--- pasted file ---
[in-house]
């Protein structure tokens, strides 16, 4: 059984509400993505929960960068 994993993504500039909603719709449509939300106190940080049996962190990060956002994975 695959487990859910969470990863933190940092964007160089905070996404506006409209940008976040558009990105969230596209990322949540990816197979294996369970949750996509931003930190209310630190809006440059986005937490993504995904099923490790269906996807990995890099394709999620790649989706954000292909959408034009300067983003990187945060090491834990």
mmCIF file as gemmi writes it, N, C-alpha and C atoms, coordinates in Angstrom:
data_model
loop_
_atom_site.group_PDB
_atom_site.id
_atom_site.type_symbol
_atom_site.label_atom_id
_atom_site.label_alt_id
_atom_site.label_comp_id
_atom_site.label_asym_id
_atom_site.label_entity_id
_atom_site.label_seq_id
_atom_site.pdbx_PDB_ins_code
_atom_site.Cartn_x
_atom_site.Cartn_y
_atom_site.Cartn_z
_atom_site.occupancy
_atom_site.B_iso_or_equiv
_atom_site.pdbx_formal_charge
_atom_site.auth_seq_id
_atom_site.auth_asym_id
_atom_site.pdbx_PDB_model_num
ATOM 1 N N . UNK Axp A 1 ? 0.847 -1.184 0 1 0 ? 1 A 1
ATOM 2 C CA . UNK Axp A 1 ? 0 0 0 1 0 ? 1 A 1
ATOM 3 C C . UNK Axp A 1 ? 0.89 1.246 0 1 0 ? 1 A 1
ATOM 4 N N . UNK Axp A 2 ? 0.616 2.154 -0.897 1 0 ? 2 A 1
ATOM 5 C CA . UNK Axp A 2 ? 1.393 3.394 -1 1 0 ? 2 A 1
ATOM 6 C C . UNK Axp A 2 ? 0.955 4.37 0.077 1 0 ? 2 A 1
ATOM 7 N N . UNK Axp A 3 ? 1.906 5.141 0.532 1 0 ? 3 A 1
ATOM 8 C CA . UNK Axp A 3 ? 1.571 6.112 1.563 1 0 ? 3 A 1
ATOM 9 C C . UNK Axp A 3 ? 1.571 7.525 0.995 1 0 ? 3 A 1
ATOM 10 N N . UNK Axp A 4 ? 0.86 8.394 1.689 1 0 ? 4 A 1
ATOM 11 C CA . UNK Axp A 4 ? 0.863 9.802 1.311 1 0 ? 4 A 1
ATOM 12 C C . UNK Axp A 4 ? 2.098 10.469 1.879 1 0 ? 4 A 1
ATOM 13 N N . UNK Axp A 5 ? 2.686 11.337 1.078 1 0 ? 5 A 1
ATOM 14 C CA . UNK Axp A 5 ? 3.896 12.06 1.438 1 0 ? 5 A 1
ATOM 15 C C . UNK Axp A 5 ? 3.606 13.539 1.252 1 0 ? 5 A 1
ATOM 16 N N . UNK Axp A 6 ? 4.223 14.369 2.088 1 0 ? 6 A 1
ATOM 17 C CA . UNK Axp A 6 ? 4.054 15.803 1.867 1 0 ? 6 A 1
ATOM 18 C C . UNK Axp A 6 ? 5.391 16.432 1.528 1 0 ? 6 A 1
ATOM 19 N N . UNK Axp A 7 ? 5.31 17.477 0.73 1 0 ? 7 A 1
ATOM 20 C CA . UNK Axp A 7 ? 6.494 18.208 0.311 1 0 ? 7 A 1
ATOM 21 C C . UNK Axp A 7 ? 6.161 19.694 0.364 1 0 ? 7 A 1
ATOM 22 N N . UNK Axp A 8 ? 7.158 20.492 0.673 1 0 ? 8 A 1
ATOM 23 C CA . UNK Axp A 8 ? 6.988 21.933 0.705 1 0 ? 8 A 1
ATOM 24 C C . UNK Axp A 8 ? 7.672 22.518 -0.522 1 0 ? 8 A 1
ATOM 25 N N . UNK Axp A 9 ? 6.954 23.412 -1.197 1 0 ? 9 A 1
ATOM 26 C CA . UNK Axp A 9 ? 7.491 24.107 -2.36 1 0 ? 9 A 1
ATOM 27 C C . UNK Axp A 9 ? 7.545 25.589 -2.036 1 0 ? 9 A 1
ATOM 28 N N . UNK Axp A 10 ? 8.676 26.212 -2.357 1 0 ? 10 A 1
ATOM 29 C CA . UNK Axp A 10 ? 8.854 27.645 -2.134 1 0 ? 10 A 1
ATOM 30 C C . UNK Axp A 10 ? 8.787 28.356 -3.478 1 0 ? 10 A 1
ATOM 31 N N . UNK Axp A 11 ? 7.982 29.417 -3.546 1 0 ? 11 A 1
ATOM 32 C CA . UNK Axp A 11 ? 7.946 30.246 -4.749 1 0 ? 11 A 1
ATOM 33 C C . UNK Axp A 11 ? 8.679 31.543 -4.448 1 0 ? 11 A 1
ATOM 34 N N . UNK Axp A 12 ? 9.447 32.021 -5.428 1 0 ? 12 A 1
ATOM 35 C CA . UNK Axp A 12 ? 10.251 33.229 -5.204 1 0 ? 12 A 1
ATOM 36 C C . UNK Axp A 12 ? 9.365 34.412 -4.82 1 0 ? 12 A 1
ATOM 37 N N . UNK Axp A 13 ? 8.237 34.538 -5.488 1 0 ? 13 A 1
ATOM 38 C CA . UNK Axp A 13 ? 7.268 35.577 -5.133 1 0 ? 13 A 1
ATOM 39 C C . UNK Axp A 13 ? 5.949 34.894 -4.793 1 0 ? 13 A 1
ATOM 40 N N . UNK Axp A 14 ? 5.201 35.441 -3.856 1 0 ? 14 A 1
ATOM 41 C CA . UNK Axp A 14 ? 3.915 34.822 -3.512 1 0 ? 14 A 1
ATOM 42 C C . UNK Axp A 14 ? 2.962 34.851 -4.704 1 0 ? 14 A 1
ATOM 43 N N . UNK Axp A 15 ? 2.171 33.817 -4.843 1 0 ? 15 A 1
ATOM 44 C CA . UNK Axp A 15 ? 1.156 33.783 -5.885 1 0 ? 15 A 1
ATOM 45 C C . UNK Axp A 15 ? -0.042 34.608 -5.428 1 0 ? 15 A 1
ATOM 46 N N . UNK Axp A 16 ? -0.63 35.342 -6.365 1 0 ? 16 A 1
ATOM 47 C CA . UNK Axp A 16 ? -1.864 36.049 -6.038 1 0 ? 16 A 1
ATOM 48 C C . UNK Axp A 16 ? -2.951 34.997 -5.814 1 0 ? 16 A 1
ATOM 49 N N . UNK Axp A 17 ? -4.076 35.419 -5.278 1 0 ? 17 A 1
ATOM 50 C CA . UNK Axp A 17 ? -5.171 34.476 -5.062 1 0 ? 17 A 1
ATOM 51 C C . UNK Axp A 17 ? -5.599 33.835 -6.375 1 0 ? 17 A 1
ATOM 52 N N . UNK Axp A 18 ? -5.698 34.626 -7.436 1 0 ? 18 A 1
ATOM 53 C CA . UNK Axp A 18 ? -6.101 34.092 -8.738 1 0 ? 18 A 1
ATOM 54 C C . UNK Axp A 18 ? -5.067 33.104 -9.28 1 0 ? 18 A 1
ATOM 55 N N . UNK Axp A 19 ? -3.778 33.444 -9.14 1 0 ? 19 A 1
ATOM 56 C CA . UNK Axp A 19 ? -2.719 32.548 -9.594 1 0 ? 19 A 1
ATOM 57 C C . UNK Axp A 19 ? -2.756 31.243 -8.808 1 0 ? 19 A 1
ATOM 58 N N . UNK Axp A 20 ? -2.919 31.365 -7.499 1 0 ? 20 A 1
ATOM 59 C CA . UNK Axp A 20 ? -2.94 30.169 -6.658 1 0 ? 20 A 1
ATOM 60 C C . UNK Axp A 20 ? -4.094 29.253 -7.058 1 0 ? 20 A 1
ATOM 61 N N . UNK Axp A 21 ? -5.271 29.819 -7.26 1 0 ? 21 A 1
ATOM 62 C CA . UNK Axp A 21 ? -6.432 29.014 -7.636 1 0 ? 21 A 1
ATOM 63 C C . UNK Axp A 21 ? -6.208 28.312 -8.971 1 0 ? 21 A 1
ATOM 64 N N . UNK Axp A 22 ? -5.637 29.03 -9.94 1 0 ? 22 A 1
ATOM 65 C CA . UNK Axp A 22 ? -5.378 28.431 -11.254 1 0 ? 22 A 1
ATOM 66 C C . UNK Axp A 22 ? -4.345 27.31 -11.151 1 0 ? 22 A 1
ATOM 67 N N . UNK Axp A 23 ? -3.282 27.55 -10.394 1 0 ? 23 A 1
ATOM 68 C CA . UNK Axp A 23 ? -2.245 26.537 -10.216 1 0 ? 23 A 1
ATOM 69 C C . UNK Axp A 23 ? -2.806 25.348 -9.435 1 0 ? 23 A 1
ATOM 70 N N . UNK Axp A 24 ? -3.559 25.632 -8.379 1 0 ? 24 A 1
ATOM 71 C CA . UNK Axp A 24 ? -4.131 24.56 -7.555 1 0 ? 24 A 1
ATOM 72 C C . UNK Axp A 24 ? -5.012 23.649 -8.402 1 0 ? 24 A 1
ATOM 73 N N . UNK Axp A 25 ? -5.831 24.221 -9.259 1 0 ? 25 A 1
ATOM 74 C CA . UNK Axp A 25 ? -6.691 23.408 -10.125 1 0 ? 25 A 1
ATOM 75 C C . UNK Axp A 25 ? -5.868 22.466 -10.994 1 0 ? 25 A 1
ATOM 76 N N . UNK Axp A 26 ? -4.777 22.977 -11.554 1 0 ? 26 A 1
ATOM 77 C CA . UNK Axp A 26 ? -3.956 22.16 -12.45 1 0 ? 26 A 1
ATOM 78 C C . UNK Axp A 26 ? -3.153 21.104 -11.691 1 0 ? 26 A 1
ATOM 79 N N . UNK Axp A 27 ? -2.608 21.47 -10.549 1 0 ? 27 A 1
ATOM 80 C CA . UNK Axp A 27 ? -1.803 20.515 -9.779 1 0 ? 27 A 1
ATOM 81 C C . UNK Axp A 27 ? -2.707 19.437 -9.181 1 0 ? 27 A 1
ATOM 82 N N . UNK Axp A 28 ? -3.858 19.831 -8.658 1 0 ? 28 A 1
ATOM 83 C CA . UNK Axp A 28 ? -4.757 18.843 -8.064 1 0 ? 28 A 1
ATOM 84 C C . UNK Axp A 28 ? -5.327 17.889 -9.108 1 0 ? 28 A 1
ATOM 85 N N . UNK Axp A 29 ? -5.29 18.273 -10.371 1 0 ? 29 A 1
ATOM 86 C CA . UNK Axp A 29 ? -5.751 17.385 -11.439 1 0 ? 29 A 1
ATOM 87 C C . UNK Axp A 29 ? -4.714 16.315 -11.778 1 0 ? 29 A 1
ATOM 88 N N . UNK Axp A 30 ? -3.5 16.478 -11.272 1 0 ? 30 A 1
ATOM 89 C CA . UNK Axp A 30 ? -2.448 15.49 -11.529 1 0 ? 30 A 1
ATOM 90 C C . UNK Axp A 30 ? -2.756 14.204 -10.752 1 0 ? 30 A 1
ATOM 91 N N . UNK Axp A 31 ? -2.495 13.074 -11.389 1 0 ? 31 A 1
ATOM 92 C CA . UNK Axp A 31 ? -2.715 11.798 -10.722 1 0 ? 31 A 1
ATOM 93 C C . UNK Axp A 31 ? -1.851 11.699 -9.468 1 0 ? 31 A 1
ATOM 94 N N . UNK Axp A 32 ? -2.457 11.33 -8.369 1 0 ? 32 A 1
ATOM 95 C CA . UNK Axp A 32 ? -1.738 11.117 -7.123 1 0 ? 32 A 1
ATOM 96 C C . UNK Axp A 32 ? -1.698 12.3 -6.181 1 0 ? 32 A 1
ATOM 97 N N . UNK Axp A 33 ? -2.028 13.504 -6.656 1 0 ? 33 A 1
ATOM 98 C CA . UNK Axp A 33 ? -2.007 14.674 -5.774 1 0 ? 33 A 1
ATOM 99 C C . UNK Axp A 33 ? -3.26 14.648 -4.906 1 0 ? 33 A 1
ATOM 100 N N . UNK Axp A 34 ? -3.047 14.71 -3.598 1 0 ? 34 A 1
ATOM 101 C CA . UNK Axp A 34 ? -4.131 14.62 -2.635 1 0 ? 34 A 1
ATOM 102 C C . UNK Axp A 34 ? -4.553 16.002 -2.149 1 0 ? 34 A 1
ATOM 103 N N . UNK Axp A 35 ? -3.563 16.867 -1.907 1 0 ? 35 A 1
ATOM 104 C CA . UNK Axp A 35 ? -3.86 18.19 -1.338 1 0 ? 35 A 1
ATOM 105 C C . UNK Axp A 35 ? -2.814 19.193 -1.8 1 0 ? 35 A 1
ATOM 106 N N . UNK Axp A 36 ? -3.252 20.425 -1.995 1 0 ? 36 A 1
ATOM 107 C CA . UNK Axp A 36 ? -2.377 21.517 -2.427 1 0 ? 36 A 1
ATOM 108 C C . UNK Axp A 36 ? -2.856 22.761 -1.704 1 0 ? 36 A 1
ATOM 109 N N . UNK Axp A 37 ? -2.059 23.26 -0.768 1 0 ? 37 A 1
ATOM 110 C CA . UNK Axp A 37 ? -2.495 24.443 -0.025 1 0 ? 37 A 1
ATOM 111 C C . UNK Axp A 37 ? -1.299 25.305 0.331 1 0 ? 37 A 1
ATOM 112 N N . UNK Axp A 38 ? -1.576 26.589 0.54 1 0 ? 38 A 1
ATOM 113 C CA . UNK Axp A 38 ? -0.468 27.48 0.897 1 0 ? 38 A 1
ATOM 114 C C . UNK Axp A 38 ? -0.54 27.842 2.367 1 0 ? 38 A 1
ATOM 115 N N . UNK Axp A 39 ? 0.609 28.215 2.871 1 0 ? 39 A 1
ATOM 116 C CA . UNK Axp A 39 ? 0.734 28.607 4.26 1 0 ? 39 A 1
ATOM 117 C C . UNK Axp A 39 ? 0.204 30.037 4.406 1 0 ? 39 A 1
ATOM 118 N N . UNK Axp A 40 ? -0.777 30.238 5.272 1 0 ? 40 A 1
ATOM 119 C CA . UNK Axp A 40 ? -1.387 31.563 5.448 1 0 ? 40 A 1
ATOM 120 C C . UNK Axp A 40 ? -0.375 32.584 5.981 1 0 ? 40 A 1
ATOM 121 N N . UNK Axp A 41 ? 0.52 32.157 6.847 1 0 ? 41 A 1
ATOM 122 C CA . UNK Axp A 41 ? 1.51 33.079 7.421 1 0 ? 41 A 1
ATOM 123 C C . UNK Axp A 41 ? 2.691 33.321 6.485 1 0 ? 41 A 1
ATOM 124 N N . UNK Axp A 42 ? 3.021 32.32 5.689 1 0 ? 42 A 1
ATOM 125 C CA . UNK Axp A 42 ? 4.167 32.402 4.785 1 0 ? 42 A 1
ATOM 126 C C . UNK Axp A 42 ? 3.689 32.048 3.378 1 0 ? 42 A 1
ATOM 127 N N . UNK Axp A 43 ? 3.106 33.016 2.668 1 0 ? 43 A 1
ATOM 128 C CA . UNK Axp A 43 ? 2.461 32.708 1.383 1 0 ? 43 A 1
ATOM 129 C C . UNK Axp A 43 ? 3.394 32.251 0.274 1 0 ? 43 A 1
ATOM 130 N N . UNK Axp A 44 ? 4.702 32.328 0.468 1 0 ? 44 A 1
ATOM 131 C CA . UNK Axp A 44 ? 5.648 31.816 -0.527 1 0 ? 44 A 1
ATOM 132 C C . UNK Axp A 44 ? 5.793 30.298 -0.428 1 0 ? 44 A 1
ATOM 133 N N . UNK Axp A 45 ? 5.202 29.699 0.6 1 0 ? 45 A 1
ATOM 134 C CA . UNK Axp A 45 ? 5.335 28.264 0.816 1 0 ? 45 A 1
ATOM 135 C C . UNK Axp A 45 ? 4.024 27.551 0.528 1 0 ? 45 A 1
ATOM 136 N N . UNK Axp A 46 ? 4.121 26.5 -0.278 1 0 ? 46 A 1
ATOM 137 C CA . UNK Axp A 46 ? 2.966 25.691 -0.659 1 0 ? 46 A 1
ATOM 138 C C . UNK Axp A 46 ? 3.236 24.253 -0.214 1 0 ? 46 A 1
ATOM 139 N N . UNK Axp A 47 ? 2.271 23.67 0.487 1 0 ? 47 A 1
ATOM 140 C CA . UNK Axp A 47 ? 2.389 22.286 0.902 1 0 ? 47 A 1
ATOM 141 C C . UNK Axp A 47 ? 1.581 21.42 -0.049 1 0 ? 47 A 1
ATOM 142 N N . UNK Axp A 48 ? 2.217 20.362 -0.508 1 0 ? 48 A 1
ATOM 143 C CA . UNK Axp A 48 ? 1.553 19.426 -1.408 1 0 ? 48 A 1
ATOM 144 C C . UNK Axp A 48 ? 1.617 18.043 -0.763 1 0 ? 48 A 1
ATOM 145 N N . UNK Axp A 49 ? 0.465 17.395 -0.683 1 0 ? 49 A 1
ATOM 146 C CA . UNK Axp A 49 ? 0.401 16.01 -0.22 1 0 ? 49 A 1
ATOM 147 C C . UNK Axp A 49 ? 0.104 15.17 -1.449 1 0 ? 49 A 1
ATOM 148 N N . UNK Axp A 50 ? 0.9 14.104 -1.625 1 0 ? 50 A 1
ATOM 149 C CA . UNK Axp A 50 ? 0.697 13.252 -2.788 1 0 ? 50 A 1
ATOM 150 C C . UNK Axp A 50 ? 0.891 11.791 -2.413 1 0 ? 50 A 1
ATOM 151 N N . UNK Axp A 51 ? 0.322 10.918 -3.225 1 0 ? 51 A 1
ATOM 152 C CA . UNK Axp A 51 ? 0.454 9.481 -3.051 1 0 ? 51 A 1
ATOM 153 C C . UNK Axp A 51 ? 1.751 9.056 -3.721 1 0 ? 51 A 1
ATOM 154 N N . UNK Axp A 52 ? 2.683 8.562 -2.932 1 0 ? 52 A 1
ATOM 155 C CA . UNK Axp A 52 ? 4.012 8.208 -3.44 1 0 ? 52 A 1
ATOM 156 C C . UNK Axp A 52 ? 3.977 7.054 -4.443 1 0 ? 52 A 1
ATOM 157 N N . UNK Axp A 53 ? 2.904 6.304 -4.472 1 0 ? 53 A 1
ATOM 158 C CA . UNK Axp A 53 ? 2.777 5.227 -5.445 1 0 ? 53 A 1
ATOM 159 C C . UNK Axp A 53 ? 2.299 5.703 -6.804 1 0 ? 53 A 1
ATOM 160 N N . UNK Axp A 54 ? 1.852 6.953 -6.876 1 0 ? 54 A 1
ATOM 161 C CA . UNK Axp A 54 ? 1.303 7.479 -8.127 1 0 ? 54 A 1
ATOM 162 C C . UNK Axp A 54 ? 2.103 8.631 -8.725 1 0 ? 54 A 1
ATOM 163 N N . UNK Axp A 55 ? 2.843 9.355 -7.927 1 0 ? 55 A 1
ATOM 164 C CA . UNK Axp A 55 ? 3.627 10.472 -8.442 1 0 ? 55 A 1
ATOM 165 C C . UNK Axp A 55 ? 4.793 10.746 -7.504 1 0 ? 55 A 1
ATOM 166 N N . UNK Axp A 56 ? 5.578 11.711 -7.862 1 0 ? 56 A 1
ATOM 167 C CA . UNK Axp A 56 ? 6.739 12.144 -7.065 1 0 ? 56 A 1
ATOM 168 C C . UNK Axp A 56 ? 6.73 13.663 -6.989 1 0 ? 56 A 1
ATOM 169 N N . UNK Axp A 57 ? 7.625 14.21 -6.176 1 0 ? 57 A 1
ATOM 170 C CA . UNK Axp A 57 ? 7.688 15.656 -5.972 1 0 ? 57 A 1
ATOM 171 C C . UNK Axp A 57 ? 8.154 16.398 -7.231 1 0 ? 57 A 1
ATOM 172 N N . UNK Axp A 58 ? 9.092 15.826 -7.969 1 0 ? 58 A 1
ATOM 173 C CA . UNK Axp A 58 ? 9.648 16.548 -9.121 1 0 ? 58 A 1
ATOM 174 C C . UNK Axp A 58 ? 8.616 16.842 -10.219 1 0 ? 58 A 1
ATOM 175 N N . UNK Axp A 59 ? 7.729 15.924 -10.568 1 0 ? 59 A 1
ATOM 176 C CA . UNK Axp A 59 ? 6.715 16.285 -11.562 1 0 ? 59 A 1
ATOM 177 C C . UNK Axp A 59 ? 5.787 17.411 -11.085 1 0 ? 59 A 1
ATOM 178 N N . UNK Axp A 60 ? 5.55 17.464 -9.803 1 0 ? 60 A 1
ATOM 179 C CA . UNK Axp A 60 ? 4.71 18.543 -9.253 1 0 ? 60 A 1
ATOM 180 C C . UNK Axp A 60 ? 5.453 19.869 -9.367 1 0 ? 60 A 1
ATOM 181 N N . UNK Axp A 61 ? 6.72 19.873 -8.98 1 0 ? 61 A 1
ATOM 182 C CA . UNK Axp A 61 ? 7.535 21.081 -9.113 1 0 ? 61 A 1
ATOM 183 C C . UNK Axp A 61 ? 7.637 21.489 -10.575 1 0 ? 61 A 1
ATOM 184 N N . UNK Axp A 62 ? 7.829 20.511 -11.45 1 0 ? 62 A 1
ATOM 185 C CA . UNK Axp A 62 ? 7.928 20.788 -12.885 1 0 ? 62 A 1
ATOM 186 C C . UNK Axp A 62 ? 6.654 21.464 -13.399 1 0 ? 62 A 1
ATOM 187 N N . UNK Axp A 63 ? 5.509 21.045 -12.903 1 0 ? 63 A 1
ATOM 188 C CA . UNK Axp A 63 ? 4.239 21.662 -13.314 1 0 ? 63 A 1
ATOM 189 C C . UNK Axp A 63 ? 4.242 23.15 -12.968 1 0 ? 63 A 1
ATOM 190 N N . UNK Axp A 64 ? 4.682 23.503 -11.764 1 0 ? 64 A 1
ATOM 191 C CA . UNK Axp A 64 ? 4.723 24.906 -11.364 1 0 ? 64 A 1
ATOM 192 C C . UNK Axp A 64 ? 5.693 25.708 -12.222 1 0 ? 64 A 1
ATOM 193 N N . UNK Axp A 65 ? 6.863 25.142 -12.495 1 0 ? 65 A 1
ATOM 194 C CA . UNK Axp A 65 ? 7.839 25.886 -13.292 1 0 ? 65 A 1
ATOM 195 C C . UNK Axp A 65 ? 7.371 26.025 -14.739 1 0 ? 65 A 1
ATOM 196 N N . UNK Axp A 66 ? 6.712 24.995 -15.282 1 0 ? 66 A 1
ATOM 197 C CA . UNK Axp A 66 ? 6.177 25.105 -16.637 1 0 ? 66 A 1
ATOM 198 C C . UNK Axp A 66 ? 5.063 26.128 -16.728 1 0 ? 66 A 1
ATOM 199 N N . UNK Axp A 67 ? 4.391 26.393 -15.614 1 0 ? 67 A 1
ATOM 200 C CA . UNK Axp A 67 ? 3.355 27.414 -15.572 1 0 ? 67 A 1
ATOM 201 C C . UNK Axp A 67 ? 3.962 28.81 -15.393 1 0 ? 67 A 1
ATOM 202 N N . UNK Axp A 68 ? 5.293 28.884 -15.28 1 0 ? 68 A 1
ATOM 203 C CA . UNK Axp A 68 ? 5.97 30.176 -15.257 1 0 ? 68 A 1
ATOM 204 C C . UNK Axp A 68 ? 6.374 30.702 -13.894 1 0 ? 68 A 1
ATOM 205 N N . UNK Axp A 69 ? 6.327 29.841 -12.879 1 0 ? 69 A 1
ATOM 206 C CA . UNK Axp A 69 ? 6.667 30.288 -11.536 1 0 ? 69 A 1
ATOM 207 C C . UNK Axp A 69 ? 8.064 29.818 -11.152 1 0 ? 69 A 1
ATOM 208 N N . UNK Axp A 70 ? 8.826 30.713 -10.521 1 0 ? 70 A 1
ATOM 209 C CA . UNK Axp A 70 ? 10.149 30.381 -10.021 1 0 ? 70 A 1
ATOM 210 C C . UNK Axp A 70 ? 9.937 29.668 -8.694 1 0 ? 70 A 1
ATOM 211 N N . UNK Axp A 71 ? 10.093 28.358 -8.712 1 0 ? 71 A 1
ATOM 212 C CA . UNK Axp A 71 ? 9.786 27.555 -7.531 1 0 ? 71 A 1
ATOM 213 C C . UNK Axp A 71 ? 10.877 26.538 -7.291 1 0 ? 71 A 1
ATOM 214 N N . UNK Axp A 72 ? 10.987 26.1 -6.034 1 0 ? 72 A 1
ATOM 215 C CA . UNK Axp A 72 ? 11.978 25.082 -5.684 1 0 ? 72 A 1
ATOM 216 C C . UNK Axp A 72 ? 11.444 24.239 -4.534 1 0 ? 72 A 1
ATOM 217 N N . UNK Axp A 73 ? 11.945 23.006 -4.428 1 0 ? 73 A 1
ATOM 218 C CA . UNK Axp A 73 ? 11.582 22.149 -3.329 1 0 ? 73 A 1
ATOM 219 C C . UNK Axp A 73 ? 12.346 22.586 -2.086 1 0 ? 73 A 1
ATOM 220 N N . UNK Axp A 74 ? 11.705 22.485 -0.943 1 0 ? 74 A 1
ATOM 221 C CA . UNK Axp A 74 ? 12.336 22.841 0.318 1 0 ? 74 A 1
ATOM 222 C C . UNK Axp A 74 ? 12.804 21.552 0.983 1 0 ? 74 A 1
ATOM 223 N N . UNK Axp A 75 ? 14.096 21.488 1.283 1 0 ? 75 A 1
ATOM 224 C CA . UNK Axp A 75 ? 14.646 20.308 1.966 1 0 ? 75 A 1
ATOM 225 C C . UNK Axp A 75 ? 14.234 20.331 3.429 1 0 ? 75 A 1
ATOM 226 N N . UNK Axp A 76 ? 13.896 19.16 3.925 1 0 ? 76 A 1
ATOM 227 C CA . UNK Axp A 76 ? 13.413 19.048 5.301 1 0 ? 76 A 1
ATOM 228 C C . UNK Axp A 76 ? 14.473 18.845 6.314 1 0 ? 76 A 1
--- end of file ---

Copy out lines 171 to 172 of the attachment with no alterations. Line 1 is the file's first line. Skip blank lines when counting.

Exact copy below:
ATOM 147 C C . UNK Axp A 49 ? 0.104 15.17 -1.449 1 0 ? 49 A 1
ATOM 148 N N . UNK Axp A 50 ? 0.9 14.104 -1.625 1 0 ? 50 A 1